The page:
Later, during my Hadassah presidency, I was among some 25 guests Israeli Prime Minister Menahem Begin invited to join him in greeting President Carter on the field at Ben-Gurion airport. It was a brilliant sight—the red carpet thrown on the tarmac and the two leaders standing in close embrace. After welcoming the president ‘from the eternal City of David, the capital of Israel, the indivisible Jerusalem,’ Begin, holding hands with President Carter, marched down the tarmac, introducing each of us by name and title. When it was my turn, President Carter said, ‘No need to introduce Hadassah or its leaders to me. I know Hadassah leaders very well.’
A short time later, I flew to Washington, D.C. The White House lawn was jammed with people who came to celebrate the signing of the 1979 Israeli-Egyptian peace treaty. After Begin and Egypt’s Anwar Sadat signed three versions of the treaty, President Carter added his signature as witness. That night, Jews and Egyptians broke bread together and the first real steps toward peaceful coexistence were taken.
Q. When did you assume an official Zionist role?
A. In 1982, after my presidency, I was elected chair of the World Zionist Organization, American Section. In this position, I presided over a body of Zionist leaders representing all the Zionist groups in the U.S. I served for two terms [10 years]. I was also a member of the W.Z.O. Executive representing the U.S. during that period.
Q. Long before you were president, you had untraditional ideas that you would implement only in later years.
A. After my presidency, I proposed that Hadassah create an international arm and include men as members with its central concern the Hadassah Medical Organization. To me, it was urgent to bring as many people into the Hadassah family as we could.
I had been meeting these people at international conferences and had the feeling that we had something to offer them and that they had a new role to play with Hadassah. I went to London and Paris, then Germany, and began to create groups. Many members of the national board thought it might be an impossible dream to become international overnight, but now we have a global body as well as a national one.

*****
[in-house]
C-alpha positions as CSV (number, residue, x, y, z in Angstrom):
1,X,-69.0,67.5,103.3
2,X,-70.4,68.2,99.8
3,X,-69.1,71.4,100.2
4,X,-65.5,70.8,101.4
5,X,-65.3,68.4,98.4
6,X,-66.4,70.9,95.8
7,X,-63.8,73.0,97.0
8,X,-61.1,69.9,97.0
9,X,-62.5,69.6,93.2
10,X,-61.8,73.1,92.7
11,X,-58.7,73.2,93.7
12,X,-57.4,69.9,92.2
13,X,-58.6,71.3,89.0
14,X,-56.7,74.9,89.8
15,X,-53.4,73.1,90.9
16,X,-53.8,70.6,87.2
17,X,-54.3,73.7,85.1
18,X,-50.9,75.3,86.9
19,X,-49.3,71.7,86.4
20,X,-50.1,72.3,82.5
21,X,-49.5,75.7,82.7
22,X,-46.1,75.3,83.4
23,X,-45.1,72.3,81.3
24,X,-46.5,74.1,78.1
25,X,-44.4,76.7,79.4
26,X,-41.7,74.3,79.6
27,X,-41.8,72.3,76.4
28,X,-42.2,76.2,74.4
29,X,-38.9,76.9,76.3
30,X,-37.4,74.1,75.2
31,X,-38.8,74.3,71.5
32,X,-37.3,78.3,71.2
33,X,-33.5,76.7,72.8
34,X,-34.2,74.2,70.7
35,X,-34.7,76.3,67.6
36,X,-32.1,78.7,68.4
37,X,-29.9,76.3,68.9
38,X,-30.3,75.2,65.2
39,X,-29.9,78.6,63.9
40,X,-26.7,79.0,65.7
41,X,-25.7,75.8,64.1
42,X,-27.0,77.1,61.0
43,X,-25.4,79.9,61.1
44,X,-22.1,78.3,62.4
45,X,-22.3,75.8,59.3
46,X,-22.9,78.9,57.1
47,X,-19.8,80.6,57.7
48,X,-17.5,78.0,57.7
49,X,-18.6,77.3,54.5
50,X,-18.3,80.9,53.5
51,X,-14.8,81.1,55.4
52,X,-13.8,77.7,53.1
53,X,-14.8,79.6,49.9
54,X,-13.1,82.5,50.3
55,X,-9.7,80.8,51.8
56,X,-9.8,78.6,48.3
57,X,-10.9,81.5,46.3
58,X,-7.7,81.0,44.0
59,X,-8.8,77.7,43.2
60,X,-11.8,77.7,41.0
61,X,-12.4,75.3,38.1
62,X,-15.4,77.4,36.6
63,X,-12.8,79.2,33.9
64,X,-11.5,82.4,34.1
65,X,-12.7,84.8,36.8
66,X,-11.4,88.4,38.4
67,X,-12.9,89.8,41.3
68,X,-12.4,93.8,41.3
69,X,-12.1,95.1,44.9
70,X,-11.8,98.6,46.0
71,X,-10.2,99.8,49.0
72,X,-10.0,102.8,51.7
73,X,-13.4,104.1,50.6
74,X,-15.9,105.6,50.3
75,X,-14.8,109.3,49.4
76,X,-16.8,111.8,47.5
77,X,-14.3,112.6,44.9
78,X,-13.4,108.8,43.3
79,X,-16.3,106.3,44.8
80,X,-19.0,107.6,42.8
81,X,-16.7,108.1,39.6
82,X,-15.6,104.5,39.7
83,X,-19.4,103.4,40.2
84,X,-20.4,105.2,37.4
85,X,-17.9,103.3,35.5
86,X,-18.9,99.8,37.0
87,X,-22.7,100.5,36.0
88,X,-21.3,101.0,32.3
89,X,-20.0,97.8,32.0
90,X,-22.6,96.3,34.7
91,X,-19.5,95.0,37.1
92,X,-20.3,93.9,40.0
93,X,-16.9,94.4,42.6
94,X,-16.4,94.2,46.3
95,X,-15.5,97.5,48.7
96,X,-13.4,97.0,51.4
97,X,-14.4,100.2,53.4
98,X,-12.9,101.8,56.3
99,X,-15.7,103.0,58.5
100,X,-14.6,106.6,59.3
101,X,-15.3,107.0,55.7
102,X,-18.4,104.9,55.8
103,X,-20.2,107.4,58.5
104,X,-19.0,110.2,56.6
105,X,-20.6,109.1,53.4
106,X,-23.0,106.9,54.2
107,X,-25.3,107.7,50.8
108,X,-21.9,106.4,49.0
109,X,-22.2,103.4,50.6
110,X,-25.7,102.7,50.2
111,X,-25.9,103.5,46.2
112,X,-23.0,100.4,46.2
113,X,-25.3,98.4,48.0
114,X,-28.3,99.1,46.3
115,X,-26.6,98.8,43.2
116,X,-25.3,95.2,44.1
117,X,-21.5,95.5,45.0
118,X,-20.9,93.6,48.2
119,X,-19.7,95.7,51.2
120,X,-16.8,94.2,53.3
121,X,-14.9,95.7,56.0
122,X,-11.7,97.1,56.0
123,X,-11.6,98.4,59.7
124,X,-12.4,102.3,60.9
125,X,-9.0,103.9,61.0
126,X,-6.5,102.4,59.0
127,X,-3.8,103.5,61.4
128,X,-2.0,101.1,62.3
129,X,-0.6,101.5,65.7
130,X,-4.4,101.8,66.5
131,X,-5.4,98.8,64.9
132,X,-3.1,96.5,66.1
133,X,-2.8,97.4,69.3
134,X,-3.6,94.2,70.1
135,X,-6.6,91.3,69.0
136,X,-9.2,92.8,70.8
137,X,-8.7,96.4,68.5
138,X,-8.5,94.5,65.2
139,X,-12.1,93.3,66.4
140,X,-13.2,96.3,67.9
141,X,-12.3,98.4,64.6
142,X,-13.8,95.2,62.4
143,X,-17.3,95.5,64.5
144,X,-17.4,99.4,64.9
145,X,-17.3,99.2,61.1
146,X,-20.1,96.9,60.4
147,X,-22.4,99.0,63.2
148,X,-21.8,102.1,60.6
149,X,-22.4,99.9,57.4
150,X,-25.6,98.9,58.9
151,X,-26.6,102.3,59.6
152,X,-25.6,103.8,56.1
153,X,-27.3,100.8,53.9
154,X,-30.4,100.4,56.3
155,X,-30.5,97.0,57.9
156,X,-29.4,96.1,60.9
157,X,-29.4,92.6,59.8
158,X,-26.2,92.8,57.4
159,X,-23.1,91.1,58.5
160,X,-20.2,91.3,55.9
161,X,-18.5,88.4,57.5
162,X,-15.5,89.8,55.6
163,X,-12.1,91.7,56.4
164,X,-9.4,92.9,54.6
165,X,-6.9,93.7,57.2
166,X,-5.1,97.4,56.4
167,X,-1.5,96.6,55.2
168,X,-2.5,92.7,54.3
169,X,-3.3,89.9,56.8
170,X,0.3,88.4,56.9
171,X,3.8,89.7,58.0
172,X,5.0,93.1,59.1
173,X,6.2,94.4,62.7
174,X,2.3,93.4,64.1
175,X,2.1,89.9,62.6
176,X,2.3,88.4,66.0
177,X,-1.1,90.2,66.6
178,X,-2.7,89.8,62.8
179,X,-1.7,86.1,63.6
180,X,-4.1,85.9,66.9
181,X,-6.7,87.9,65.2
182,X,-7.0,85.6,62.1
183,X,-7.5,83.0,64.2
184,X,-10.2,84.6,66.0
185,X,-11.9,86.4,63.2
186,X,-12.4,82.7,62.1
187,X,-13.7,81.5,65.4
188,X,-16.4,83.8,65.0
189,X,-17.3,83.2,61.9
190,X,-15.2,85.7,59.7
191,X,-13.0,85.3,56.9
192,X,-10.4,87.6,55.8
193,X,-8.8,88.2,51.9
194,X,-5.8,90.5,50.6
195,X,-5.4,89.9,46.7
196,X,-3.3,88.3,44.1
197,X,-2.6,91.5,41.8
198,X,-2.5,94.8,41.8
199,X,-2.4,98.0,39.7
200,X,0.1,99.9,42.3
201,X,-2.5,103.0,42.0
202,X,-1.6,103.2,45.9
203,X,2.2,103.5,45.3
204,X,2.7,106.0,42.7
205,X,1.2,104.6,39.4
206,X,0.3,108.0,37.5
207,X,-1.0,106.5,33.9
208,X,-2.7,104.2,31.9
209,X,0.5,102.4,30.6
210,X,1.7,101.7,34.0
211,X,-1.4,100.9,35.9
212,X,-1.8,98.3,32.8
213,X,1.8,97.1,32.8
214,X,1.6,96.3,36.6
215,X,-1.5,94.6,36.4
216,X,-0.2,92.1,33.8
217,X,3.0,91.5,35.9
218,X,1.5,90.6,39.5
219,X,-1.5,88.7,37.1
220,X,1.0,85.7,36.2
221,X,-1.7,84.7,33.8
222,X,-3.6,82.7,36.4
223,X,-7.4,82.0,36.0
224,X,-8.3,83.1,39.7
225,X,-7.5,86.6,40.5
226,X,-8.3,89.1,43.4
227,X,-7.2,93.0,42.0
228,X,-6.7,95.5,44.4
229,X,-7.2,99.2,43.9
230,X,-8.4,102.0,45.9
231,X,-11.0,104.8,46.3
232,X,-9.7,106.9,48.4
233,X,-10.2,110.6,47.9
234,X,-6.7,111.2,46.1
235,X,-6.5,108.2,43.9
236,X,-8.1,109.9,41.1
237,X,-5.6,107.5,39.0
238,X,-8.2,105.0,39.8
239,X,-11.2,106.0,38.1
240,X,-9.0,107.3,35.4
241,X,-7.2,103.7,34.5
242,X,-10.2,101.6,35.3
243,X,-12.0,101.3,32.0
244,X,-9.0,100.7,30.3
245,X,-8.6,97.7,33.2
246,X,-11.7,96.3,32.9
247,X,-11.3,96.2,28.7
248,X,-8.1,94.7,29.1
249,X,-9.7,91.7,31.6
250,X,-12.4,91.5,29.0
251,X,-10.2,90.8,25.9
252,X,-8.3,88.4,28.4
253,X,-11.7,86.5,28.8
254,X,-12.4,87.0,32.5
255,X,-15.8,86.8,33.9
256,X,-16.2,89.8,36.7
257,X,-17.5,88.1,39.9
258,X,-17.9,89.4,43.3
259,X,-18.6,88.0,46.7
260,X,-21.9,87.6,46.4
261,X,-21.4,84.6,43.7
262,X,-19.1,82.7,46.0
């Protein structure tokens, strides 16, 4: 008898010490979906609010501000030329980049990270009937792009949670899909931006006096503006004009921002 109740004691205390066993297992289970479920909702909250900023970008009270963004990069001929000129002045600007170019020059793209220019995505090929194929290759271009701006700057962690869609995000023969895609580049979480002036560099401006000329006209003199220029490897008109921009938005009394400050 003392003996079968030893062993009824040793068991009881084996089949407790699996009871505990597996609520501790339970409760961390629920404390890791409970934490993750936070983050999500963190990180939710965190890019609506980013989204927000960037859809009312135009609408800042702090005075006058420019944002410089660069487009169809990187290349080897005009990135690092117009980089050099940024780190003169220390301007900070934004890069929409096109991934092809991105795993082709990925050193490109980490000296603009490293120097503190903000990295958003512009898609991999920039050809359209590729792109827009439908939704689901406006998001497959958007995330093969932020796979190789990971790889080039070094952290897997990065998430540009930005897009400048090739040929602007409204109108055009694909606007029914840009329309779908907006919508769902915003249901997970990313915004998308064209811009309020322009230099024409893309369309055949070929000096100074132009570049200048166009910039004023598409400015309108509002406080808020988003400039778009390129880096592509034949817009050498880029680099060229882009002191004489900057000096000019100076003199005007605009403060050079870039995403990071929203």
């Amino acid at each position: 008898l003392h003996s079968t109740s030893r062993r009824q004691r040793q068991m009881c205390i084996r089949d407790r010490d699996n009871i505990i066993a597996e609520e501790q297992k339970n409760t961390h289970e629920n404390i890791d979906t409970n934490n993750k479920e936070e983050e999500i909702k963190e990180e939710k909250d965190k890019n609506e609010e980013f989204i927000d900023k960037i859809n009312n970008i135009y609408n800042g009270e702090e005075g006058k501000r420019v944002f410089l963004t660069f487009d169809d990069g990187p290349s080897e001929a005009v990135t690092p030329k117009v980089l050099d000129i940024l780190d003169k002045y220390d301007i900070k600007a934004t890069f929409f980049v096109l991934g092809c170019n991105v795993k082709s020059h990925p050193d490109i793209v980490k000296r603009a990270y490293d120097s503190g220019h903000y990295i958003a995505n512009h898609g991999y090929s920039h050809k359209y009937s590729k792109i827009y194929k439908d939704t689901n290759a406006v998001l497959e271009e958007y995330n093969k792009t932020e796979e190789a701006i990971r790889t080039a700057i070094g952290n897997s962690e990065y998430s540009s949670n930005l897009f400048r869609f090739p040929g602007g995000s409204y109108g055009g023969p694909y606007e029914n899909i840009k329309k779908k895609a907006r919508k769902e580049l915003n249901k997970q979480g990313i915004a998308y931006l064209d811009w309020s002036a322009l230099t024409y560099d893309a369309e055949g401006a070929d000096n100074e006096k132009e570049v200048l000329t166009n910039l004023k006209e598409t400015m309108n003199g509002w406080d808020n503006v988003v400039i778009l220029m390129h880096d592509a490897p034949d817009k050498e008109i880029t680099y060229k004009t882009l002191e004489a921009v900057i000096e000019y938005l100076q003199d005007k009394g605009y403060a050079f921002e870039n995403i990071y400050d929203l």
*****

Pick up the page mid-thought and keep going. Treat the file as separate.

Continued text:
Q. What is the most important characteristic that distinguishes Hadassah from other Zionist organizations?
A. I would say “stick-to-it-ness” or focused persistence. We have always been willing to dream a little bit, and then do everything to make those dreams come true. And for the most part, we were successful. If someone came with an idea that was outlandish for the time—like going international or creating a foundation to advance the lives of women and girls—it would be evaluated in a room filled with wise and experienced women willing to take a chance on the future.
Q. Did your personal life and Hadassah duties ever come into conflict?
A. I lost my first husband at a young age. After seven years, I was on the verge of remarrying. This gentleman wanted to get married immediately, but I told him he was crazy because I had been elected to become the next national president of Hadassah, with a huge workload, major time commitments and extended travel. He said something very special: ‘I will go wherever you go and it will be a delight for me.’ And he did! You think that part of your life is over and it isn’t. Each new day brings new hopes, new challenges and new beginnings.
My large and fabulous family has been there for me and for each other all our lives. Now with four generations and eight great-grandchildren to cherish and admire, the future is bright with tomorrow’s dreams.